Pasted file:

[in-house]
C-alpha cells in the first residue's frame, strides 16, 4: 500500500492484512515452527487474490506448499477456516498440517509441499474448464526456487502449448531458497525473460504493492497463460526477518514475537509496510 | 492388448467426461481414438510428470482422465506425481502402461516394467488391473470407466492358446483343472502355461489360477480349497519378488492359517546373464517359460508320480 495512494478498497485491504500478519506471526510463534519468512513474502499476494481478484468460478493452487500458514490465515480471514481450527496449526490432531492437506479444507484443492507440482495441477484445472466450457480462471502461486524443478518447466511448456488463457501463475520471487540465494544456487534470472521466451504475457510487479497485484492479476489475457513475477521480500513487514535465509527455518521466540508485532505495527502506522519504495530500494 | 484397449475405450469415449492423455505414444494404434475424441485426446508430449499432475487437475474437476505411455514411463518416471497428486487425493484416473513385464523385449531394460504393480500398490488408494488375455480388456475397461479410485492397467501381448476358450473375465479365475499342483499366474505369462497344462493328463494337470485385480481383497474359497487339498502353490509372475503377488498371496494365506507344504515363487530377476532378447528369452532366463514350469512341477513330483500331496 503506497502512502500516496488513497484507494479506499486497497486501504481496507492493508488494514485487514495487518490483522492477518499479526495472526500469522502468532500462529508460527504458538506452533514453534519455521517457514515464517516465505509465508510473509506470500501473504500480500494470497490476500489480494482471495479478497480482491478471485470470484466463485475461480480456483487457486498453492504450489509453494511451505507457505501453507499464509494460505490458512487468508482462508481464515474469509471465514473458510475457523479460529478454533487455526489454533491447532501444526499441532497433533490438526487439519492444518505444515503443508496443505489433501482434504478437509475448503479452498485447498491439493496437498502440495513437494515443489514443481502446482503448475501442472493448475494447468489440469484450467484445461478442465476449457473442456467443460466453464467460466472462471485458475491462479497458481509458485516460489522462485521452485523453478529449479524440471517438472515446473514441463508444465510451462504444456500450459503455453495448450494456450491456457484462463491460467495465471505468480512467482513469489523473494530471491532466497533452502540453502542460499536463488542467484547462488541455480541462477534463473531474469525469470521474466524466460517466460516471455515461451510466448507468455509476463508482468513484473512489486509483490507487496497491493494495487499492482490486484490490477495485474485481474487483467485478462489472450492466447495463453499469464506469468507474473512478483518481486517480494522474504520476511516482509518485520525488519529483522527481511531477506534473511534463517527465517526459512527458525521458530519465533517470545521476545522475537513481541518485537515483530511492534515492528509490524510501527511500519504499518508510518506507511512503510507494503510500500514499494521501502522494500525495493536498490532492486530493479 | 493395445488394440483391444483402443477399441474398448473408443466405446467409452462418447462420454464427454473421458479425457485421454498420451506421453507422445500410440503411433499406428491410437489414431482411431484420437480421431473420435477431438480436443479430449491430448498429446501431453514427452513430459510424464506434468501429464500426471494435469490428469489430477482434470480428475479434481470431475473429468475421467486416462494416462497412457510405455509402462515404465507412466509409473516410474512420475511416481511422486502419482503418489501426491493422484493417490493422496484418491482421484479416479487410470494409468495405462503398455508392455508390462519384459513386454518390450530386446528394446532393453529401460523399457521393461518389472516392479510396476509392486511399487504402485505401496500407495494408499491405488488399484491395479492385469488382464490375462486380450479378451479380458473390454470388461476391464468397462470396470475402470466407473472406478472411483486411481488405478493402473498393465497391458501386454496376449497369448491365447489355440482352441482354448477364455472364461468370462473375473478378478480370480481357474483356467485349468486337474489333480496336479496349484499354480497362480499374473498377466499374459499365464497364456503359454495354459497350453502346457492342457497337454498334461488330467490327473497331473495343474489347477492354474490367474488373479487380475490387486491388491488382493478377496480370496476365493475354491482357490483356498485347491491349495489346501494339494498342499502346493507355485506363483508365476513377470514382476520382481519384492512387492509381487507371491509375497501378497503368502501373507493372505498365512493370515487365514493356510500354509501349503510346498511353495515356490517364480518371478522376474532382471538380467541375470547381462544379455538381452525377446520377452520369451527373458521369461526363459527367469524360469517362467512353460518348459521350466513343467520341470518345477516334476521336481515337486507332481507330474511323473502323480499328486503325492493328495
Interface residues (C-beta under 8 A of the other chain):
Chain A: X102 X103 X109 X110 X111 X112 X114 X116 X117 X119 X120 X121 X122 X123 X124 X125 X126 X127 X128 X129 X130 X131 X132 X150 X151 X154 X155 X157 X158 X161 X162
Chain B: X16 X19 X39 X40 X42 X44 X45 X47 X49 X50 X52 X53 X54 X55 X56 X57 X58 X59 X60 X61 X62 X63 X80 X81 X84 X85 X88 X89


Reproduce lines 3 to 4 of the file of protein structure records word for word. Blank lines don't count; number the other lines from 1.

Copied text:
Interface residues (C-beta under 8 A of the other chain):
Chain A: X102 X103 X109 X110 X111 X112 X114 X116 X117 X119 X120 X121 X122 X123 X124 X125 X126 X127 X128 X129 X130 X131 X132 X150 X151 X154 X155 X157 X158 X161 X162